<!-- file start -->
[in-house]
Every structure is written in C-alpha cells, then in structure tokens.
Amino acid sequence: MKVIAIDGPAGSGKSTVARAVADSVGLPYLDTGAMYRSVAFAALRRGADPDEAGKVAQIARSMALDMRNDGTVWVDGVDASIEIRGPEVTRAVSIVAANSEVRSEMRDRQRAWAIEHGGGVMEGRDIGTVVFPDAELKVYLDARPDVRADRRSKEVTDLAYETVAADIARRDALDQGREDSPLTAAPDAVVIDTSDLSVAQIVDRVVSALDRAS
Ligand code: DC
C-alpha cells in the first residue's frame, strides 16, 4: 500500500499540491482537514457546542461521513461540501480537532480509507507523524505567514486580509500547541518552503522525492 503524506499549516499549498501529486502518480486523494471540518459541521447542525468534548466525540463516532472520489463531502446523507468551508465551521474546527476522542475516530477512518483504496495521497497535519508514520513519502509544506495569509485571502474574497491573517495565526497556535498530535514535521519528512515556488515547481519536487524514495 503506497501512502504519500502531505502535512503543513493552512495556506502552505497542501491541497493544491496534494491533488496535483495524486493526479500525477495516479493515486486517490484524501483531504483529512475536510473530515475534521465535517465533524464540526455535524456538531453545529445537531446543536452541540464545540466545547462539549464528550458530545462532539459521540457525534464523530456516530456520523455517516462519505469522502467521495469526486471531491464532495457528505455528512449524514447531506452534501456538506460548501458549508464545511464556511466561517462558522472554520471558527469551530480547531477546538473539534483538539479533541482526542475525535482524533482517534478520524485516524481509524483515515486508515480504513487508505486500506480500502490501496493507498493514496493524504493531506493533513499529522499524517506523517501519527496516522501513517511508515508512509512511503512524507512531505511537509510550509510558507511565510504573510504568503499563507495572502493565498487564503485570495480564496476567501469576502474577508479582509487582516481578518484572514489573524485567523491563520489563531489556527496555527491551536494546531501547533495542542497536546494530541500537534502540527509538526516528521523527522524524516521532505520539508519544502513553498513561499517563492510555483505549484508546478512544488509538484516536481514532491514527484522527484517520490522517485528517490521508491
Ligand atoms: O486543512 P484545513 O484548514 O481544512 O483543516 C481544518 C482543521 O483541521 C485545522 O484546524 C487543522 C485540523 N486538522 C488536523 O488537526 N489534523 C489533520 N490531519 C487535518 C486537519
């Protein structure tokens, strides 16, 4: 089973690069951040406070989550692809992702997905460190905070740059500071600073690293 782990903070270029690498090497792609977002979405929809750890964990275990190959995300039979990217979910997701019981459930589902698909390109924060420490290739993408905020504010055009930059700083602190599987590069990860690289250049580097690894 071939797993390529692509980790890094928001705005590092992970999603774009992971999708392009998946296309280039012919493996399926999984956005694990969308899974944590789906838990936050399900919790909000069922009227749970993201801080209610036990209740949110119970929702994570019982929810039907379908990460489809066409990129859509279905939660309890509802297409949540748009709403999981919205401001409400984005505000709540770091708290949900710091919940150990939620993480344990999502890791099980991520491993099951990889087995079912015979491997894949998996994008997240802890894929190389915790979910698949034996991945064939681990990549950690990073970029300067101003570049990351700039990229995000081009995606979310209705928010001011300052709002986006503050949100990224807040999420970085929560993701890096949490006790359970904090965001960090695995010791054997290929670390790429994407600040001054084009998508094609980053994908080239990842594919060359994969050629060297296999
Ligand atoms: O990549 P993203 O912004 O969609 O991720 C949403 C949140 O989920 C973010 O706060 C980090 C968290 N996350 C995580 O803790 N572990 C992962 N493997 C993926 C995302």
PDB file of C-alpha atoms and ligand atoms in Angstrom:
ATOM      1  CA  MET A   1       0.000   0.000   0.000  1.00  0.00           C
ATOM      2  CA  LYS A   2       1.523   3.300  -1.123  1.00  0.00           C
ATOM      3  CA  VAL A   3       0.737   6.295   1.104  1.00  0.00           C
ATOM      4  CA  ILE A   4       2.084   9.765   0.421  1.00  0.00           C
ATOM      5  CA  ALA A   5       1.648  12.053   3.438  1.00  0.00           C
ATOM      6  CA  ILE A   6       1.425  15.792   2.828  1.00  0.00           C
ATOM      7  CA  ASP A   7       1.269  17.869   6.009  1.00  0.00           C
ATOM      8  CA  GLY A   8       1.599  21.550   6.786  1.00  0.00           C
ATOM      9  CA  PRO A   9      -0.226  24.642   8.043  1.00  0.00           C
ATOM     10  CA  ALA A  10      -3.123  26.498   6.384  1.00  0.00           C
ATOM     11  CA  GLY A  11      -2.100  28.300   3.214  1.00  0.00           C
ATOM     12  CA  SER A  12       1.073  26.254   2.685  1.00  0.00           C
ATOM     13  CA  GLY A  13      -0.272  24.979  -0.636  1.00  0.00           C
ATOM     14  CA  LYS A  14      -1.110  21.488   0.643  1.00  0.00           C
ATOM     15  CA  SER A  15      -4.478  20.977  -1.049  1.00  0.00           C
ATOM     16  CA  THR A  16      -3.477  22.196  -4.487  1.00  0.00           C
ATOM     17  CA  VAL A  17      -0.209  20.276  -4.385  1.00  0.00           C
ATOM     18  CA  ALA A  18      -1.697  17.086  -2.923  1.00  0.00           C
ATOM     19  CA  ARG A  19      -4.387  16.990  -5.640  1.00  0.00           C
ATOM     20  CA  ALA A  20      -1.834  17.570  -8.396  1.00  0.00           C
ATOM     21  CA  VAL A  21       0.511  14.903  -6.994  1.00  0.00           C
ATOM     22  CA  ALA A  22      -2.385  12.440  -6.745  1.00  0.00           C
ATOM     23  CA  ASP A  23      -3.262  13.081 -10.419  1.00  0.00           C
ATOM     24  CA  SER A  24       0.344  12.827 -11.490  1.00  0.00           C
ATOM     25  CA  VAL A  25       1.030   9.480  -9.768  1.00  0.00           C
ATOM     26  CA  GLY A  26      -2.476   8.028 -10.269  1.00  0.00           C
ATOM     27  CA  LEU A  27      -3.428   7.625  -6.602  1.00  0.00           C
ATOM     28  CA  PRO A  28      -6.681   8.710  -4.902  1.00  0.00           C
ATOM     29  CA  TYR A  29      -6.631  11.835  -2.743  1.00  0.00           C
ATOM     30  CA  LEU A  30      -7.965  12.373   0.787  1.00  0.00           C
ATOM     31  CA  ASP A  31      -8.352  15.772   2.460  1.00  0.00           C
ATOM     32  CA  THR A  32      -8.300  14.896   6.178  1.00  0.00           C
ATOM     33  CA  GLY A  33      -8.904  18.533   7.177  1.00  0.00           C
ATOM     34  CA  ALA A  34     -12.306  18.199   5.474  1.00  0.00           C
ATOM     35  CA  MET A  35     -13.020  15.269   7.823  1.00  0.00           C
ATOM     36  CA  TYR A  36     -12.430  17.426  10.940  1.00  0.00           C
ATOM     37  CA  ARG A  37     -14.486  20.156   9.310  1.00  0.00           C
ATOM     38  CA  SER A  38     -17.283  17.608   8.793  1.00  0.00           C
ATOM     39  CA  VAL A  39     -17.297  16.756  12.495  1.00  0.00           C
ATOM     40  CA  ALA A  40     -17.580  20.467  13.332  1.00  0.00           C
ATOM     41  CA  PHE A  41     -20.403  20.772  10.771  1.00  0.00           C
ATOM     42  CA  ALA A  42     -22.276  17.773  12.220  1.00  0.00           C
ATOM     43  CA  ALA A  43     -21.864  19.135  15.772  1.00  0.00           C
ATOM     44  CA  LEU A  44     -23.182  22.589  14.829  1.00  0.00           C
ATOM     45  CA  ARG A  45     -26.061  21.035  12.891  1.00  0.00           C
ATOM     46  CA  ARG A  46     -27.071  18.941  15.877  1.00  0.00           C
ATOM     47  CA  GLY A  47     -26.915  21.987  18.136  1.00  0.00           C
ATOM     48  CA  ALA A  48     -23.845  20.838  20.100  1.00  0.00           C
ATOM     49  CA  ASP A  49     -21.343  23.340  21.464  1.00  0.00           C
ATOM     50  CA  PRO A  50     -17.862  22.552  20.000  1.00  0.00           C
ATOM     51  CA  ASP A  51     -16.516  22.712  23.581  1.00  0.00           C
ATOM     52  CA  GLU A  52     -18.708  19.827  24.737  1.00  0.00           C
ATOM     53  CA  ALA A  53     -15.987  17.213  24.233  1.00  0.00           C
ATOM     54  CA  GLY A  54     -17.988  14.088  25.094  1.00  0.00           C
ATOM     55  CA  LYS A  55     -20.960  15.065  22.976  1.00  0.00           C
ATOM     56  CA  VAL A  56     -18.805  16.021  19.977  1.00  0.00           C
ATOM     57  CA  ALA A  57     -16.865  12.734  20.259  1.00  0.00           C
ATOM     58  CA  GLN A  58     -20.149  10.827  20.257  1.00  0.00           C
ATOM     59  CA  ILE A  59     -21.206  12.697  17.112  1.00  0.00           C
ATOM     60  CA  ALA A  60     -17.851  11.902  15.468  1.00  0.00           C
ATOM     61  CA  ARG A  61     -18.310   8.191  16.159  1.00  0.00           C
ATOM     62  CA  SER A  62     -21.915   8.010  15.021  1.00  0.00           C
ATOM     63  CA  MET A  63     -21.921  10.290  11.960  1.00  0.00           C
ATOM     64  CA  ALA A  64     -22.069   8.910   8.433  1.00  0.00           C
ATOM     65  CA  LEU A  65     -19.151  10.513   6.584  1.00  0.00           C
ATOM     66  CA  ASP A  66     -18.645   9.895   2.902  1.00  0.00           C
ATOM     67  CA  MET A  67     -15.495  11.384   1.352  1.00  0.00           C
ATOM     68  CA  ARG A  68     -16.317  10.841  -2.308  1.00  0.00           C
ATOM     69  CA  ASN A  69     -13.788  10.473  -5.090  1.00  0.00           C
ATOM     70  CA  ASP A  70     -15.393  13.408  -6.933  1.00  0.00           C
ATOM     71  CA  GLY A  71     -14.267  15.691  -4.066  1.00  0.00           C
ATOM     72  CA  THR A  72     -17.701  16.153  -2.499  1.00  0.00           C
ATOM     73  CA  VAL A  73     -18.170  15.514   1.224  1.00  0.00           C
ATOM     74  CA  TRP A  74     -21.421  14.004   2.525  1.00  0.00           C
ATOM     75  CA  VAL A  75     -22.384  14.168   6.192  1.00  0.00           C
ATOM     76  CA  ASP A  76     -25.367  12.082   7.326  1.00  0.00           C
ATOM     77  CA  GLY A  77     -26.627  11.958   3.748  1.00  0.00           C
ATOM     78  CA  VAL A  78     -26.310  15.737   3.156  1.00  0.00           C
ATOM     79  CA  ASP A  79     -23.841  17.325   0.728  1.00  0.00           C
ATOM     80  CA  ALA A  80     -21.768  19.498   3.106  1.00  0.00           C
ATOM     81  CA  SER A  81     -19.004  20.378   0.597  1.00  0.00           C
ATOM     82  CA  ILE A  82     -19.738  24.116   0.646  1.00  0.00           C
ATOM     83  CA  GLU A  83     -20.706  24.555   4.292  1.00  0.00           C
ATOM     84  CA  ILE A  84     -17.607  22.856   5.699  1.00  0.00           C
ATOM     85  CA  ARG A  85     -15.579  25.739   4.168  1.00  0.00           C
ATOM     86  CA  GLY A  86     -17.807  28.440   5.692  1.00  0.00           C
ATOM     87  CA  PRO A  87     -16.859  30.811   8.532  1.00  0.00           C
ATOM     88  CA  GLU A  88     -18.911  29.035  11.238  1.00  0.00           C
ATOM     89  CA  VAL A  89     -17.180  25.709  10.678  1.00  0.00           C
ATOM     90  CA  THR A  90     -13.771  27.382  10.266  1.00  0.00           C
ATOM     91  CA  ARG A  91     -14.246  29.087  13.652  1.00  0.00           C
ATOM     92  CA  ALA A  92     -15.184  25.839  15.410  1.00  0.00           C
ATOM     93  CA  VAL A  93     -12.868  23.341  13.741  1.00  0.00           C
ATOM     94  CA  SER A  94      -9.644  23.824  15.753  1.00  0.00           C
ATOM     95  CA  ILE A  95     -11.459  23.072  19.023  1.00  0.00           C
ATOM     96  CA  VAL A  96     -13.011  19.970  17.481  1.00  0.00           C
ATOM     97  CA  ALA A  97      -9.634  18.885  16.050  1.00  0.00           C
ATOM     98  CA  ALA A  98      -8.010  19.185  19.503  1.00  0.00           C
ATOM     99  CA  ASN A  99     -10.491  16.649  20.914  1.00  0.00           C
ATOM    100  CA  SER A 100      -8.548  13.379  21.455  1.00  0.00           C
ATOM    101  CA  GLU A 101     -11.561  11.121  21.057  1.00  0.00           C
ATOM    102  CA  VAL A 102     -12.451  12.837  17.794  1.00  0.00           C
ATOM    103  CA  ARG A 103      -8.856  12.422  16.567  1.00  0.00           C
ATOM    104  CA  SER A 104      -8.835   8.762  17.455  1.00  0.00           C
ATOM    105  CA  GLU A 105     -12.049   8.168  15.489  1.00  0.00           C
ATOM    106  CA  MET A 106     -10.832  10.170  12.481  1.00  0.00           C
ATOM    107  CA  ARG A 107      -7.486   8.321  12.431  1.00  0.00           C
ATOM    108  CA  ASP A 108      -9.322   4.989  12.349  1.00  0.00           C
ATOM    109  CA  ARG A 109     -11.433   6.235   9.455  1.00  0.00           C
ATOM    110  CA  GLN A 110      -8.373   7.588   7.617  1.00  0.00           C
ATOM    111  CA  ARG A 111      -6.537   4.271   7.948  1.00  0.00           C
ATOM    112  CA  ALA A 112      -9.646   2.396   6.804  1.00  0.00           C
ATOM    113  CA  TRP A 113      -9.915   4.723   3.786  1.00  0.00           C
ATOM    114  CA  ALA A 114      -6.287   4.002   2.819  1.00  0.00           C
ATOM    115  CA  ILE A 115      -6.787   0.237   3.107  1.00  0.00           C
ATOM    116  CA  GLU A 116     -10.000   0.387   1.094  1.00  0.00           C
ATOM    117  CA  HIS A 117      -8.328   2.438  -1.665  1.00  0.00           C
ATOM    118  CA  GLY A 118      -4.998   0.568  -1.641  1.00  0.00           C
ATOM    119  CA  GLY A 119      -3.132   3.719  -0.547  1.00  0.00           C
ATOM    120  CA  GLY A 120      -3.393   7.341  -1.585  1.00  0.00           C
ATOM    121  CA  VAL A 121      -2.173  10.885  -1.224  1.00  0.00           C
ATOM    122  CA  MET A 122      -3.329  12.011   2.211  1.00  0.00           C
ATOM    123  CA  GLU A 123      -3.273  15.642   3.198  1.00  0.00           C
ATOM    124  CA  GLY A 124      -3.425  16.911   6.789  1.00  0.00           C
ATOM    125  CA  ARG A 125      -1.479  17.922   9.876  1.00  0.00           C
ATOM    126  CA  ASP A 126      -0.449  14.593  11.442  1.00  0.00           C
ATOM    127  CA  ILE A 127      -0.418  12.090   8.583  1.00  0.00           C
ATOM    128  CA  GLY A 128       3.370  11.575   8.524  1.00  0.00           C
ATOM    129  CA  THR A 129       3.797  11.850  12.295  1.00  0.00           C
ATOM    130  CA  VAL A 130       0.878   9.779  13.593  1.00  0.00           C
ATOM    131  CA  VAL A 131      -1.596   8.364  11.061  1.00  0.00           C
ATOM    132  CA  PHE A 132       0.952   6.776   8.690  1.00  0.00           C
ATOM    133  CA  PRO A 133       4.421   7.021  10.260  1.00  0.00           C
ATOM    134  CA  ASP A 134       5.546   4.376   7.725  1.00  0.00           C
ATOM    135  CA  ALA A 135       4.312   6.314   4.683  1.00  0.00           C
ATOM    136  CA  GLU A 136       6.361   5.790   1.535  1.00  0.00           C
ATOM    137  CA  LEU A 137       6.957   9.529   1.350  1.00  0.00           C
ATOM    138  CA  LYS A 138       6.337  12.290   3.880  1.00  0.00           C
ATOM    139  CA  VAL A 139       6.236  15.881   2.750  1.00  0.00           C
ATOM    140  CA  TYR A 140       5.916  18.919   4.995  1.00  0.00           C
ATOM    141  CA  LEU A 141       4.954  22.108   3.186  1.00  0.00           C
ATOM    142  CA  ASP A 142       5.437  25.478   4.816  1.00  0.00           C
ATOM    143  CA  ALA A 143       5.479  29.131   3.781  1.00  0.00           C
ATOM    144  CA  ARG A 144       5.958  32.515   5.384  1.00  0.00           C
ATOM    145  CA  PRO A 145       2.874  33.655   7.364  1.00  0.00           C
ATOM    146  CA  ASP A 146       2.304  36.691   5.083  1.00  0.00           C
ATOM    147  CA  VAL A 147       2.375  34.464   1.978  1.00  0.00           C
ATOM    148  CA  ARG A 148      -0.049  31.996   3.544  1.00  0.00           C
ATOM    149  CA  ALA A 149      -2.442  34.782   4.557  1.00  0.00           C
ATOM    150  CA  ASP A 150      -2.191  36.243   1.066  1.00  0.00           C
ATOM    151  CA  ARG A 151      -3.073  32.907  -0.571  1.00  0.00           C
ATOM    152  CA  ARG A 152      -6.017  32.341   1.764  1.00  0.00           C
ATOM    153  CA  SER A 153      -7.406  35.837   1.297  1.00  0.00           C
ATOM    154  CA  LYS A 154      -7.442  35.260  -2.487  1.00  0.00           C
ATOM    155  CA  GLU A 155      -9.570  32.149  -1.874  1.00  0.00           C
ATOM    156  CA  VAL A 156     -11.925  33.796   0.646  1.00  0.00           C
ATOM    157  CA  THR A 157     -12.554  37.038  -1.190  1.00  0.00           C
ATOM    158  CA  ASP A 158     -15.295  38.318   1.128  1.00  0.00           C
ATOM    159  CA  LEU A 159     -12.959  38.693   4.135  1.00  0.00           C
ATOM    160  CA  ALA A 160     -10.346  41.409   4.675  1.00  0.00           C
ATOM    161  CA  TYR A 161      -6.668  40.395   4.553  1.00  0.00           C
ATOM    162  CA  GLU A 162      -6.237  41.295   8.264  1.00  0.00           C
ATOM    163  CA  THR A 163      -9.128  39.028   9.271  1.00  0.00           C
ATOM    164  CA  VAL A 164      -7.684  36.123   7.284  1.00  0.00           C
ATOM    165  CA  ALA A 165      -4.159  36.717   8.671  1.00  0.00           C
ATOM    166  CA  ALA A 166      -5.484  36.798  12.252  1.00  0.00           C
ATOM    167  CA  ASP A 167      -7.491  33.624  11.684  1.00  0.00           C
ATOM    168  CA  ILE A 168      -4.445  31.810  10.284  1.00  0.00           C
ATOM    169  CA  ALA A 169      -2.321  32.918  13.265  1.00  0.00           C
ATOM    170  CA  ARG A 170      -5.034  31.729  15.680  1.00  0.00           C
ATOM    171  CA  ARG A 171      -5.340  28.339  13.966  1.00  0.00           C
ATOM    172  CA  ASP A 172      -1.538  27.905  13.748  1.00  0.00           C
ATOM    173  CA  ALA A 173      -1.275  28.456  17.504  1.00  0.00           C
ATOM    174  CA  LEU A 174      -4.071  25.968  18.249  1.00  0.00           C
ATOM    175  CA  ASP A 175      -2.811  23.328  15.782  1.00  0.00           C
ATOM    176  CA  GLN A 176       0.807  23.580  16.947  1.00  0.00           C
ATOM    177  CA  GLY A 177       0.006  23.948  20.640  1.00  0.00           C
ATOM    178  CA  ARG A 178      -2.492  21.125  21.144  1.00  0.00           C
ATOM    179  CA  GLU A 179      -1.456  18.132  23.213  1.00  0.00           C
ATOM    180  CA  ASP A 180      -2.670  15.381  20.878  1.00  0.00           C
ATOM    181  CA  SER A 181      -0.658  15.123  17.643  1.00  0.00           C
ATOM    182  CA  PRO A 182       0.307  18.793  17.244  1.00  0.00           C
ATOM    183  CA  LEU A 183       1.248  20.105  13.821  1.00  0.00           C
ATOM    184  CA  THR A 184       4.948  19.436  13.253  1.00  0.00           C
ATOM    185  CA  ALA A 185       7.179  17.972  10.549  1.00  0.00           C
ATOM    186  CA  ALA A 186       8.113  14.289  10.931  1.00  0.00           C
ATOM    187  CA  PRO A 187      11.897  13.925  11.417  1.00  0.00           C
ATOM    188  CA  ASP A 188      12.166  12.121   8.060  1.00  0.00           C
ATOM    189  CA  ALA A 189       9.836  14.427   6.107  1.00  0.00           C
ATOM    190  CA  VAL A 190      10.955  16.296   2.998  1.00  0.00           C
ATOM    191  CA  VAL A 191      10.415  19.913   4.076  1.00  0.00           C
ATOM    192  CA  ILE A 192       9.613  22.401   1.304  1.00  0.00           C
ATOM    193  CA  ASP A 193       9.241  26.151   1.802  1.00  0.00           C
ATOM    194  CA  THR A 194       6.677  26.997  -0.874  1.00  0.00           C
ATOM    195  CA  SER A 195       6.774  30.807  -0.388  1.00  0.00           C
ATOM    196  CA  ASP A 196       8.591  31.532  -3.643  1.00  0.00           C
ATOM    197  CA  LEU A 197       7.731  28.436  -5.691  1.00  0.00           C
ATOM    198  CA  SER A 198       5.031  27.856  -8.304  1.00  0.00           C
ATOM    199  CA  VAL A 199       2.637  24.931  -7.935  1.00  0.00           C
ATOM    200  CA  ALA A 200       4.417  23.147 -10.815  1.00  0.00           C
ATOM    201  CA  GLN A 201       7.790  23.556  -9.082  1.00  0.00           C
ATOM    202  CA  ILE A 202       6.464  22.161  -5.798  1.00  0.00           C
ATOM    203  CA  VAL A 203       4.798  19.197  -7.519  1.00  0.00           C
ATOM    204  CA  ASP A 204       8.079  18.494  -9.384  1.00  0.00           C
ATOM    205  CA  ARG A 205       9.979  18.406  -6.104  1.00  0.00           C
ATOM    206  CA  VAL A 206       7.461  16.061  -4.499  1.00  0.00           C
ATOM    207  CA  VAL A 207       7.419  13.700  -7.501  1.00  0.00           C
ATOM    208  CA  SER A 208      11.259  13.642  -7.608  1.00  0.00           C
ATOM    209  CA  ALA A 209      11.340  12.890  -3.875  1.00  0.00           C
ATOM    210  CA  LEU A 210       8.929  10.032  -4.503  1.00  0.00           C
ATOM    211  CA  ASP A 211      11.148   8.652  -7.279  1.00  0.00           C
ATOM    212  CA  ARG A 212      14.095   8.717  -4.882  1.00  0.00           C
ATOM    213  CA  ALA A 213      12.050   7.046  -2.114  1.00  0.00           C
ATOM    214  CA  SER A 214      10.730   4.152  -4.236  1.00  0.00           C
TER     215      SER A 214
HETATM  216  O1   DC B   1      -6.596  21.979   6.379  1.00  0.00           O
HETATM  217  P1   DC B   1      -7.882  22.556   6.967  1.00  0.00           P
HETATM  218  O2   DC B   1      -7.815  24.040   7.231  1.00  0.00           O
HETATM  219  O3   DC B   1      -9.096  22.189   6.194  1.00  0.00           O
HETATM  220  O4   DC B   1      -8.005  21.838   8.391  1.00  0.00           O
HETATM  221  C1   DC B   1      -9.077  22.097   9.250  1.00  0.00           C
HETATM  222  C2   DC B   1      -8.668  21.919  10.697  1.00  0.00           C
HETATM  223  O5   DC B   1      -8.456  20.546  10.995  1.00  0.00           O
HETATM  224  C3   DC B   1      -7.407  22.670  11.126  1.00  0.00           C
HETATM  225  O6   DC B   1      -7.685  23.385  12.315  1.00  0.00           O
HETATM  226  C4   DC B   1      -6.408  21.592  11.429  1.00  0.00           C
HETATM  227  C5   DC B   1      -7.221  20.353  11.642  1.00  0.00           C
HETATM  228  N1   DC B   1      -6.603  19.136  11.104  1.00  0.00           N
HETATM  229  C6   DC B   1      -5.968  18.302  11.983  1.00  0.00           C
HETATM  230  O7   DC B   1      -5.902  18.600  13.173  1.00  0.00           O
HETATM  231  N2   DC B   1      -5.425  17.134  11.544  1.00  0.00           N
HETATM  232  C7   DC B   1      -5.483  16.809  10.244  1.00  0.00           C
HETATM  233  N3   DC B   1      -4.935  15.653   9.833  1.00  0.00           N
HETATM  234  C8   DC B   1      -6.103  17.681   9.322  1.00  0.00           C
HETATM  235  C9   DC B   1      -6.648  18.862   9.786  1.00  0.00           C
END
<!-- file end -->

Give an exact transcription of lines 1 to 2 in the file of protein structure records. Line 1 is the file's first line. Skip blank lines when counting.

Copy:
[in-house]
Every structure is written in C-alpha cells, then in structure tokens.